by S. R. Balasubrahmanyam | 1975 | 141,178 words
This volume of Chola Temples covers Rajaraja I to Kulottunga I in the timeframe A.D. 985-1070. The Cholas of Southern India left a remarkable stamp in the history of Indian architecture and sculpture. Besides that, the Chola dynasty was a successful ruling dynasty even conquering overseas regions....
An ardhamandapa is in front of the garbhagriha. It also served as the bathing hall of the deity, as is seen from the snapana platform (bathing dais) in the centre of the hall. The ardhamandapa is approached from the sides as well as the front; the side gateways are imposing. As the adhishthana of the temple is very high, the floor of the garbhagriha and of the ardhamandapa is almost about 6.1 ms from the floor level of the outer courtyard and these two gateways on the north and south walls of the ardhamandapa are approached by imposing flights of steps, one on each side. The steps are in two stages, the first flight being from the courtyard level to the top of the upapitham; there is a small landing there, followed by the second flight of steps reaching up to the threshold of the gateway. Massive sinuous and ornamental balustrades flank these flights. Both these gateways are flanked by huge imposing dvarapalas carved in the true Rajaraja style. Over the lintel of the southern gate is a brief inscription which reads: “Svasti sri Vikrama solan tiru-vasal”—the sacred gate of Vikrama Chola, which was a surname of Rajendra I. We will do well to remember here that Rajendra I had been a co-ruler for two years or more when the details of all grants and donations made to the temple were ordered by Rajaraja I (who was still alive) to be engraved on stone. One could presume the active participation of the son in this sacred and unprecedented building venture of the father and the association of his name with the temple. There is a reference to the existence of a gateway known as the Anukka tiru-vasal, which has not been identified so far. If one keeps in mind the close association of Rajendra I with Anukkiyar Paravai Nangai (of Tiruvarur and Panayavaram fame), one could reasonably presume that the northern gateway to the ardhamandapa (opposite the Vikrama solan tiru-vasal) was the Anukka tiru-vasal.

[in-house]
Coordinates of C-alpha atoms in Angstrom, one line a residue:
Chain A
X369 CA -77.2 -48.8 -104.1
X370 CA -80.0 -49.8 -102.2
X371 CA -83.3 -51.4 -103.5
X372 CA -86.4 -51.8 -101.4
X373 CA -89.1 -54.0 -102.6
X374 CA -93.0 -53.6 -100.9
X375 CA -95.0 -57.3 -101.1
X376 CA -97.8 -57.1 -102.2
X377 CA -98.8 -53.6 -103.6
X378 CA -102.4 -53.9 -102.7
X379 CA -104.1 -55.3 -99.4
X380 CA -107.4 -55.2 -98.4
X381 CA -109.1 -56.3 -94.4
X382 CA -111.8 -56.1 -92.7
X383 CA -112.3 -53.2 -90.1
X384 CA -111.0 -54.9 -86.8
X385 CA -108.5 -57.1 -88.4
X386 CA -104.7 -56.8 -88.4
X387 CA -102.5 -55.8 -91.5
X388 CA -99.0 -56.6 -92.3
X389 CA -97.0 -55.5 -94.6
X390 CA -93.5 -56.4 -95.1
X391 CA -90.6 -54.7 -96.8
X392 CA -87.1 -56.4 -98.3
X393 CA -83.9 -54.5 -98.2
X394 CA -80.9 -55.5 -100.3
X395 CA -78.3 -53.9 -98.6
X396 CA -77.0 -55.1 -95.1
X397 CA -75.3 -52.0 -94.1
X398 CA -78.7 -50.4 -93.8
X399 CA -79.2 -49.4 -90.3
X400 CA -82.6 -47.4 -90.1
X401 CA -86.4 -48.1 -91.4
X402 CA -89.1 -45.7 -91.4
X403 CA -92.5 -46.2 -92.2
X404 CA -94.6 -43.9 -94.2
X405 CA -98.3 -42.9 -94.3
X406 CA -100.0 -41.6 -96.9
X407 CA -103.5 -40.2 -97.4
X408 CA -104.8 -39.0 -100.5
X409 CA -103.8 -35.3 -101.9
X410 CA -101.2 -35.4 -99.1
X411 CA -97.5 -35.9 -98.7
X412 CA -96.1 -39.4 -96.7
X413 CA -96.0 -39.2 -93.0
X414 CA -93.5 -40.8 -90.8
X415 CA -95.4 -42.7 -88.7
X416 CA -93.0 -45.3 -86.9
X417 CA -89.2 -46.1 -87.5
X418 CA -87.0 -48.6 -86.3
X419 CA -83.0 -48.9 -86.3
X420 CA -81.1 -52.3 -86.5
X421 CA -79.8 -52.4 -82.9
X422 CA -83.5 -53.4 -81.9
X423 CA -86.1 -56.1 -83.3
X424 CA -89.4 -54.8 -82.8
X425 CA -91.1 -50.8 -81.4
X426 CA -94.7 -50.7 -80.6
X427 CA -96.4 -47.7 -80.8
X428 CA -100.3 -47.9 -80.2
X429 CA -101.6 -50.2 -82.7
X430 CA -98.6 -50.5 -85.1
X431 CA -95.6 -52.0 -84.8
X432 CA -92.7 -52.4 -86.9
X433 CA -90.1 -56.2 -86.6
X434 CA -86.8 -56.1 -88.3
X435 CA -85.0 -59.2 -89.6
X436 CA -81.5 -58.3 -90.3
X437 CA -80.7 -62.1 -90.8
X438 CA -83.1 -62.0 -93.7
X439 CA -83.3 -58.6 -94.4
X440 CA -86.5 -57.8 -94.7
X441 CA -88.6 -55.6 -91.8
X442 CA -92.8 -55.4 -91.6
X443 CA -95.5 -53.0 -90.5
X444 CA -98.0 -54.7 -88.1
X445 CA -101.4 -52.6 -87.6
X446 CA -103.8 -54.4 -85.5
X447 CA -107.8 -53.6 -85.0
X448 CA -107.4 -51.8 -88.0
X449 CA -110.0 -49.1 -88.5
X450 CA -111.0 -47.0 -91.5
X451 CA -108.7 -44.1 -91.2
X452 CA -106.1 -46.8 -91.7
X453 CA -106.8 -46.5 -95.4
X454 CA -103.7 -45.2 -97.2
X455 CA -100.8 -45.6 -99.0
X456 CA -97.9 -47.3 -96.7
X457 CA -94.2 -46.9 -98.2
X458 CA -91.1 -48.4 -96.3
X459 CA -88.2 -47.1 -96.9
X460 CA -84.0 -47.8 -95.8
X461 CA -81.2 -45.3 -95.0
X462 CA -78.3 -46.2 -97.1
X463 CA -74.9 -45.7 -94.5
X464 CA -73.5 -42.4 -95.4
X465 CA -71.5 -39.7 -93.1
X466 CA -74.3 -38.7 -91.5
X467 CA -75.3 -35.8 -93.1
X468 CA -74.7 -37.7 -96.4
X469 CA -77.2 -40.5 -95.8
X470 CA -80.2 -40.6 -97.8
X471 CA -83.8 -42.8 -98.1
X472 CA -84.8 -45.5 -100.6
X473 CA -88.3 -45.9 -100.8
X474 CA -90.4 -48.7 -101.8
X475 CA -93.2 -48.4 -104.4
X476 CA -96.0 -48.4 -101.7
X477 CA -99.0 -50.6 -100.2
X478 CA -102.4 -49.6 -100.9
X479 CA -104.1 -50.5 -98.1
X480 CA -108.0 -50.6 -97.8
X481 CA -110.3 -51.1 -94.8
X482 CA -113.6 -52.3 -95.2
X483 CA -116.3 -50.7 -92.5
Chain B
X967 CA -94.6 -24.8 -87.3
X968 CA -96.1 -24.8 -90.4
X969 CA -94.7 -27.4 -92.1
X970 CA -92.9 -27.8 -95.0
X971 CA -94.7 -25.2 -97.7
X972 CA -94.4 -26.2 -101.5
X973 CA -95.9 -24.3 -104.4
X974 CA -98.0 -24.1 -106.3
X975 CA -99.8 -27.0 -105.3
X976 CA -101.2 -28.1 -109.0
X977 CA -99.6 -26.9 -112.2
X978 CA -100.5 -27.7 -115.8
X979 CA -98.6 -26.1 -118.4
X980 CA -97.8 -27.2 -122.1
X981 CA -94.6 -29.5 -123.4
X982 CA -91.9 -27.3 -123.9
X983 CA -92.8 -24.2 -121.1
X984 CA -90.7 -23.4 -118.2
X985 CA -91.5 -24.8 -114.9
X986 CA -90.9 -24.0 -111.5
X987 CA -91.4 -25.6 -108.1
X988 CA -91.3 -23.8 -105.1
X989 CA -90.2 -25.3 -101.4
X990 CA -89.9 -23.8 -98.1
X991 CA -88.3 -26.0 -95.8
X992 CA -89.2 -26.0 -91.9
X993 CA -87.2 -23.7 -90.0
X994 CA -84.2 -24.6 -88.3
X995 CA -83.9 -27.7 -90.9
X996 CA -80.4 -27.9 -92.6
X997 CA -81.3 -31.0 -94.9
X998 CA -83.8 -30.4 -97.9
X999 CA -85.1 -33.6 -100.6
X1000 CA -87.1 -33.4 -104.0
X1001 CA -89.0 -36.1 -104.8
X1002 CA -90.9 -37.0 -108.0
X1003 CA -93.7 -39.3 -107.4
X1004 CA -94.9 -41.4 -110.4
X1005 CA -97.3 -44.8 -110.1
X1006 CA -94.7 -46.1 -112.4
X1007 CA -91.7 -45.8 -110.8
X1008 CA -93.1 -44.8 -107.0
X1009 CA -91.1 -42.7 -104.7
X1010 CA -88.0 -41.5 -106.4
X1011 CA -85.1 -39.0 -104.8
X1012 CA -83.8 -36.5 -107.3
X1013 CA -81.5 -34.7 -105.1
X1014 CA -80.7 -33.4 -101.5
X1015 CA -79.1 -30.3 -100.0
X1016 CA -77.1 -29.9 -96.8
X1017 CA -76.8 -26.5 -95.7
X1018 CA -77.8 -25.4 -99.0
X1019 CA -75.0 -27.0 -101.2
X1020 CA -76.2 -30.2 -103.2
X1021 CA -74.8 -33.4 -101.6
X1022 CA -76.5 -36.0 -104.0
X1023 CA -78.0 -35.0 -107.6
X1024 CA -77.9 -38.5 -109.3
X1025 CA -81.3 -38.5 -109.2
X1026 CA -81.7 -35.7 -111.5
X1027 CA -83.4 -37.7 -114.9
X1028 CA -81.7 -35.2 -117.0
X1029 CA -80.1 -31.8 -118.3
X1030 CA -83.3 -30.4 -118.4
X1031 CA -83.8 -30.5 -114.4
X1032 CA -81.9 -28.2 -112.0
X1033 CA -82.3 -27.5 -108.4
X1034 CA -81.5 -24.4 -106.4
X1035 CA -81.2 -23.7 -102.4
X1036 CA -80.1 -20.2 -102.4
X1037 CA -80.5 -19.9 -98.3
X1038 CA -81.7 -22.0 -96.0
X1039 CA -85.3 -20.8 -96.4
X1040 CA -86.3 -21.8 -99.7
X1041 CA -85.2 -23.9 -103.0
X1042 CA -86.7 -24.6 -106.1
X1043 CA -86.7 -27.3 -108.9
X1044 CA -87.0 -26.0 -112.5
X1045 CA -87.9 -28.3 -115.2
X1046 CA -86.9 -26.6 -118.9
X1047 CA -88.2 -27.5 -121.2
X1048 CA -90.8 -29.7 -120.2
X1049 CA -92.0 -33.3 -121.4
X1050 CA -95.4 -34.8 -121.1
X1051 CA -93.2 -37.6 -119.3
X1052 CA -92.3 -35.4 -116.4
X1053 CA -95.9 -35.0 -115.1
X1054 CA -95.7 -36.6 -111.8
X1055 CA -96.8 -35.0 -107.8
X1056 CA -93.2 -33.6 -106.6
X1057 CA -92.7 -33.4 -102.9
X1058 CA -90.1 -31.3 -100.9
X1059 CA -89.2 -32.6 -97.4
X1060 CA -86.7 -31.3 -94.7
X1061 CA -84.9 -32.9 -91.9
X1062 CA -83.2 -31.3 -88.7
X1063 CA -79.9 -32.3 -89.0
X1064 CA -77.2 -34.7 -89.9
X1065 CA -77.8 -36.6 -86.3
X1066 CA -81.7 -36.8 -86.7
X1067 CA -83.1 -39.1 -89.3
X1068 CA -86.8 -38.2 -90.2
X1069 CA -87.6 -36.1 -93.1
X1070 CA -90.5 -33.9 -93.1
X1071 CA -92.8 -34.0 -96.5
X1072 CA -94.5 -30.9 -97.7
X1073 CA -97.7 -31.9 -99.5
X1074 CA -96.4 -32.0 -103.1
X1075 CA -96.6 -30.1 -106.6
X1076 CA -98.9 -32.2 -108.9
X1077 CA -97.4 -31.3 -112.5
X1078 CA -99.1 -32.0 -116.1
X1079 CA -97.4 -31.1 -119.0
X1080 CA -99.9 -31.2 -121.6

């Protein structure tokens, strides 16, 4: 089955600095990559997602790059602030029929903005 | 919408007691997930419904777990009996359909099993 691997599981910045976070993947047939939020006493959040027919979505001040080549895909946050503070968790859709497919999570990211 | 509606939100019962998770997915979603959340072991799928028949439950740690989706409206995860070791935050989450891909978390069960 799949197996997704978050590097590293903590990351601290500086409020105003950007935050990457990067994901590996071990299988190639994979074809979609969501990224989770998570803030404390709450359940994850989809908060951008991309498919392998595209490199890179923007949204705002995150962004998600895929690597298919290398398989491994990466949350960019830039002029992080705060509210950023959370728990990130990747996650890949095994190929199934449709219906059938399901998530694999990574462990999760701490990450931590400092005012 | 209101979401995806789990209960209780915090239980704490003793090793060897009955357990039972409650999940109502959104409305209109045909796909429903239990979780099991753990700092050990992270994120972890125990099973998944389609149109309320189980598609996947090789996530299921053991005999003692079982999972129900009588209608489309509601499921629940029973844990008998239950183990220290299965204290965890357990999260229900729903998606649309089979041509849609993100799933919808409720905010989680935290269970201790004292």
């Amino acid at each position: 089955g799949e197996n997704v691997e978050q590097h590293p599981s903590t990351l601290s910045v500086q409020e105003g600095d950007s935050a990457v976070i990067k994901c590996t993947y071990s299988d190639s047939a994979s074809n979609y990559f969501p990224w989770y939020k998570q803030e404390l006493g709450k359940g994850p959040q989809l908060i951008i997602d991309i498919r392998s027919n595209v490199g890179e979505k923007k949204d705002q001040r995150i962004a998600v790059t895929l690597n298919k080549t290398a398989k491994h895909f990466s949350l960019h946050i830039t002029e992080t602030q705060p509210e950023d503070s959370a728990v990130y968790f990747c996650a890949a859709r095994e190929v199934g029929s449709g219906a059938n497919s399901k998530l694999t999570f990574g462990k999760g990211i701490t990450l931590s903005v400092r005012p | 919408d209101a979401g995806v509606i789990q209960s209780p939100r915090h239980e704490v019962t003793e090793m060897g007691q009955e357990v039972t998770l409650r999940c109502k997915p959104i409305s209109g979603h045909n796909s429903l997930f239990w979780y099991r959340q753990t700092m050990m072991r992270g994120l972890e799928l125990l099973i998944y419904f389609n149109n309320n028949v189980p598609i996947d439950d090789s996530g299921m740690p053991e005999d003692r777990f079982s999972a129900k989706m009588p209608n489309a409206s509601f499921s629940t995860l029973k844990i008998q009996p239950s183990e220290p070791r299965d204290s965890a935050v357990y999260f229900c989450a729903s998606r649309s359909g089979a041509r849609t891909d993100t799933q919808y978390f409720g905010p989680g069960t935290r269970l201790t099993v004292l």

Footnotes and references:
ARE 414 of 1924. This Vikrama Chola rcfcis not to the son of Kulottunga I, but to Rajendra I (also see verse 113 of the Tiruvalangadu Plates).
Since anukka means proximity, this gateway could also have been so named due to its closeness to the palace which lay to the north of the temple.